the masai & me
In the words of Madonna”¦“Music Makes the People Come Together, Yeah!”
This has never felt truer to me than while in Africa. In Kenya there are 42 native tribes which speak their mother tongue and in Tanzania, 125. This is in addition to the national language of Swahili and English, which most natives speak in Kenya and 25% of the population in Tanzania.
The Masai people inhabit both countries and speak Ma or Masai. They are an ancient tribe commonly seen clad in colorful beads draped around the neck, ankles, waist and head. The men wear mostly red, blue and yellow-checkered fabrics wrapped in a toga like-style. The women are clothed in a multitude of indigenous African scarves. They are worn around their waist, shoulders and back— often with babies tied onboard.
The Masai tiny, single room, dung houses are divided into 3 parts. One corner has a bed for the children. One corner has a bed for the parents. The front area is for their small cows, which sleep with them. There is virtually no light inside. There is no electricity. There is no plumbing. There is a mere a 4×4 inch “window/hole” which allows the smoke from their fire (stove) to escape. Their diet consists of raw goat, sheep and cow meat, raw milk, and, wait for it…raw blood. No vegetables. No fruit. No bread. Suffice it to say its primitive, incredibly foreign and a world away from New York City.
The Masai Village visit with my family began with a welcome dance. There was chanting and impressive jumping by the men. The belief is the higher they jump, the more women they will likely attract. Incidentally, Masai men are polygamists. There were no instruments used in this ritual other than their voices. A cacophony of humming and rhythmic chanting simultaneously felt haunting and ecstatic. Most importantly and interesting however, it felt Inviting. We jumped. We droned. We JOINED in. “Music makes the people come together…Yeah!” After the men welcomed us the woman sang. Here again inviting us to join in by replacing the barriers of the unfamiliar with familiar heartfelt song.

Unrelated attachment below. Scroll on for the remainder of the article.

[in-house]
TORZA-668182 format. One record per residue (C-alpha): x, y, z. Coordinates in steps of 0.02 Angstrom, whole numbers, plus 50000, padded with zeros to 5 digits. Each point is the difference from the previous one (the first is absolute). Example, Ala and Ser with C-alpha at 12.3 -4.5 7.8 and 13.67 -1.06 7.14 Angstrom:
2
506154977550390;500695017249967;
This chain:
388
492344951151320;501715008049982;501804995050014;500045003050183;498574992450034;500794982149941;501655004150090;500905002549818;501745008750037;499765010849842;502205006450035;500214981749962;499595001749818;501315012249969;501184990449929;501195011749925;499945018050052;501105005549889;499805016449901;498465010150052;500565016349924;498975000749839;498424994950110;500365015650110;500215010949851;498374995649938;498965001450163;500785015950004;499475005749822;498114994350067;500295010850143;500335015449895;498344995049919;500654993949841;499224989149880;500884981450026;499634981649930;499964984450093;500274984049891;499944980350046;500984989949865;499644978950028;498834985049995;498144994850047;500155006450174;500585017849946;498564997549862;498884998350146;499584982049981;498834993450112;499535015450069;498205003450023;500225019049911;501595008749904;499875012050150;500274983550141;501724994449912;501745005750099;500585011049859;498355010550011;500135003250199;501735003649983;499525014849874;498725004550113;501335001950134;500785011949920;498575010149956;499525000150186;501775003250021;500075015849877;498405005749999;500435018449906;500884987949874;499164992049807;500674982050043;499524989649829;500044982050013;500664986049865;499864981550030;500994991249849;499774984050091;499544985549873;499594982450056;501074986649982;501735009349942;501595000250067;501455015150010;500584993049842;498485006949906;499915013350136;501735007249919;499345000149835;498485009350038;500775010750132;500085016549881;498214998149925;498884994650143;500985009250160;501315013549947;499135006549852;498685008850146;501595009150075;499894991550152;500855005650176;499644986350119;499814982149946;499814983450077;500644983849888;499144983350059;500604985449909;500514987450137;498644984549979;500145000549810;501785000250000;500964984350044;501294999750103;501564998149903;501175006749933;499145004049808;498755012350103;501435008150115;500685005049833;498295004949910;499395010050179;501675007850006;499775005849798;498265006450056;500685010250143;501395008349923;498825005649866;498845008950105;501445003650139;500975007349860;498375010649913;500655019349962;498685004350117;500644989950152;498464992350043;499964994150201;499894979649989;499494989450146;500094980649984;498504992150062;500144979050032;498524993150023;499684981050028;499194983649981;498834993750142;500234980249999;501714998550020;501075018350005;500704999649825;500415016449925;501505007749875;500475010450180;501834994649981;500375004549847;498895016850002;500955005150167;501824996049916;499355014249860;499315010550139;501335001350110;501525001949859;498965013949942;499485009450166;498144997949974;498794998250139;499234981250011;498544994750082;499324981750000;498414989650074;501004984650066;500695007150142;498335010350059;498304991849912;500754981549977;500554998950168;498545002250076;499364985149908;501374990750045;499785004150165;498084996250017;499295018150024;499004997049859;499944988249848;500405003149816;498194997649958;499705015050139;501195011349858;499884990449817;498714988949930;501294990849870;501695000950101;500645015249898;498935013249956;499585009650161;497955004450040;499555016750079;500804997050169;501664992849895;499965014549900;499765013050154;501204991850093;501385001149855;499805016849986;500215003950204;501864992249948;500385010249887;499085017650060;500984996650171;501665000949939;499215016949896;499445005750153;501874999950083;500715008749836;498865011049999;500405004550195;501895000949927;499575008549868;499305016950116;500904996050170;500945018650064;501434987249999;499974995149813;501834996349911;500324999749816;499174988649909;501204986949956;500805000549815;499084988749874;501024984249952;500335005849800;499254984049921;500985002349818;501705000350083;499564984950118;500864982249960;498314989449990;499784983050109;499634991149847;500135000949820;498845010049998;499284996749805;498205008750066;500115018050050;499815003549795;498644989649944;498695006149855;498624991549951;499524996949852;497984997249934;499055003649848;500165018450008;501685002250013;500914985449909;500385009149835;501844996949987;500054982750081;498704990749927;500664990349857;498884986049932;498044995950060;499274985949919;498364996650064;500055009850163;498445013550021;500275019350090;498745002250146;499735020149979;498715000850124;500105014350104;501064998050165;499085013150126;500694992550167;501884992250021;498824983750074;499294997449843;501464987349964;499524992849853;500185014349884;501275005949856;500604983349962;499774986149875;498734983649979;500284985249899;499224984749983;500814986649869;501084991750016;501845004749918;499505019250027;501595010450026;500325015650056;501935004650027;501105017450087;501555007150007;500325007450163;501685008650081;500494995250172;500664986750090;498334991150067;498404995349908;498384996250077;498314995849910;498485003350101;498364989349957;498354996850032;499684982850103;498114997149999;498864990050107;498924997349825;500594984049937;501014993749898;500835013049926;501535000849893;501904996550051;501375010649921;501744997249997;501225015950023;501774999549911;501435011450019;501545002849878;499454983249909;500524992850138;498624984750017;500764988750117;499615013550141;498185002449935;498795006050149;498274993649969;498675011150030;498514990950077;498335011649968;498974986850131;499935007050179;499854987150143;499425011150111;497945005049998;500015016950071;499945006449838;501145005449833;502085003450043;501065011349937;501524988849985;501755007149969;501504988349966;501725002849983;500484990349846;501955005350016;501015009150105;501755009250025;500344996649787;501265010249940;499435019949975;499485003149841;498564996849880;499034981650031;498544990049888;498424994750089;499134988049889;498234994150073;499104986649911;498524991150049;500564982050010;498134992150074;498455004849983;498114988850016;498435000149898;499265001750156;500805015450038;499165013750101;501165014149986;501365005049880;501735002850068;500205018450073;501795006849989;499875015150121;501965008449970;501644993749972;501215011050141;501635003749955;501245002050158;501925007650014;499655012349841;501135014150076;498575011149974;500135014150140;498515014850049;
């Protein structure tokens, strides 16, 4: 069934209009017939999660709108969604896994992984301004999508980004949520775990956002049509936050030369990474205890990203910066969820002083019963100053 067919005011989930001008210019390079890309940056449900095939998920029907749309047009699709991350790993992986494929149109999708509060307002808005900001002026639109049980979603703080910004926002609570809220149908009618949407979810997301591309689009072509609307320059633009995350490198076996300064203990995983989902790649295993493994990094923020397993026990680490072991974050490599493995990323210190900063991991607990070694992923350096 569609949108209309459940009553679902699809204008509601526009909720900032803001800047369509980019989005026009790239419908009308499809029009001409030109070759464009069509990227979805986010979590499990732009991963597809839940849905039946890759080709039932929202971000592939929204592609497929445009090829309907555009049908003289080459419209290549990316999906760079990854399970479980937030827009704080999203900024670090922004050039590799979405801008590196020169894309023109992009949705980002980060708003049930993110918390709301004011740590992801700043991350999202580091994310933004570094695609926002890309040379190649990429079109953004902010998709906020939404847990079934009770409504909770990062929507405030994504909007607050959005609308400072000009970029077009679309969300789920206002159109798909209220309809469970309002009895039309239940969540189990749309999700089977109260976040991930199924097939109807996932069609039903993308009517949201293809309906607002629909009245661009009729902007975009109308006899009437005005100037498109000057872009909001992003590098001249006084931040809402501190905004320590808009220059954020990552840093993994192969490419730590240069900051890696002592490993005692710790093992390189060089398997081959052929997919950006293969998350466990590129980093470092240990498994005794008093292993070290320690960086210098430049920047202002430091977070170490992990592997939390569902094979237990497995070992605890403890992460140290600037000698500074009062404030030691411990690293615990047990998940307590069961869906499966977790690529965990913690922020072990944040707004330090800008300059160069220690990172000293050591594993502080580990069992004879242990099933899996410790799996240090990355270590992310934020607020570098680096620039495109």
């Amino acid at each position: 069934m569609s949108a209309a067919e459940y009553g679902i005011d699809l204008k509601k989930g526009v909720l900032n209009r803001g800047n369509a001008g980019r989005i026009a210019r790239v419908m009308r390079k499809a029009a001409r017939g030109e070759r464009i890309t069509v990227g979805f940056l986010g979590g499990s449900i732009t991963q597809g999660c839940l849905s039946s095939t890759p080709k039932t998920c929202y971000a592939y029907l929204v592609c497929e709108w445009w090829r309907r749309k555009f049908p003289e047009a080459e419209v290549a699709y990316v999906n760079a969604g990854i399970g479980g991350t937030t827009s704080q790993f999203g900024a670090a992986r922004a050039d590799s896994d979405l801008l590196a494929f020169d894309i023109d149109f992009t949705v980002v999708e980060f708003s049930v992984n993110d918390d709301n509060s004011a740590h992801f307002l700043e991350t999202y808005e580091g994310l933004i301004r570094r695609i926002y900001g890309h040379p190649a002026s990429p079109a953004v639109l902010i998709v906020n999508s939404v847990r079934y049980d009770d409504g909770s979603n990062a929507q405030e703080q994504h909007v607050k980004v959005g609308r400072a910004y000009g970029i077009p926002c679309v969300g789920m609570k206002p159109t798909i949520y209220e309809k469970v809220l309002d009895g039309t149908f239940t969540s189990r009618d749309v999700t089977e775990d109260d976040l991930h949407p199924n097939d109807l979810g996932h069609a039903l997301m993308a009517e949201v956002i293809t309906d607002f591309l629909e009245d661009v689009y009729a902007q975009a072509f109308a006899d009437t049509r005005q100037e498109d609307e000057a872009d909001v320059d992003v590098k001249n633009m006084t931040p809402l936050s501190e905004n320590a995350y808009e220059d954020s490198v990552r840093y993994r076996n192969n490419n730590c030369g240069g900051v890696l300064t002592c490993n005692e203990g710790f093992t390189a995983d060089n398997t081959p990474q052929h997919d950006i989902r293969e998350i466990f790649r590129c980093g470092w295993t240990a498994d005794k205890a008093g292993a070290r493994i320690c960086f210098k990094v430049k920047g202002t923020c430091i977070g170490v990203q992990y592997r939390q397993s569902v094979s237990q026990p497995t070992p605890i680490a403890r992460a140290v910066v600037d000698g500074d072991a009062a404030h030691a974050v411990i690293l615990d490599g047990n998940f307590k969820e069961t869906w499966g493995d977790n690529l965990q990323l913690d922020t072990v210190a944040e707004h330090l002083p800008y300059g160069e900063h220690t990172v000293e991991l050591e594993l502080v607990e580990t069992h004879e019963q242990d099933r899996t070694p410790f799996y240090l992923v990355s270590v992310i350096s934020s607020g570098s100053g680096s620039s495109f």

Inspired by the visit I began writing a new song. Half the song would be in Swahili and the other half, Masai. We stayed in many different safari tented campsites. In Amboseli (Kenya), I had the pleasure of befriending a Masai worker, Simone. Eager to help Simone and I translated the lyrics from English into Masai. With the use of my all-purpose iPhone we recorded proper pronunciation and translation. In the moments of creating all the aforementioned information about Masai vanished. Simone”™s bedazzled blue blanket dress, and the initiation circular burns on the cheeks of his face no longer took my attention. It was his soul and mine making music and joyfully connecting to something bigger than our differences. We were celebrating the Oneness of the human spirit.
Thank you-ashe oleng
Thank you God- ashe oleng enkai ai
Thank you for the earth-ashe oleng engop
Thank you for the animals-ashe oleng ingwesi
Thank you for the water -ashe oleng engarre
“Music makes the people come together. Music Makes the bourgeoisie & the rebel.”- Madonna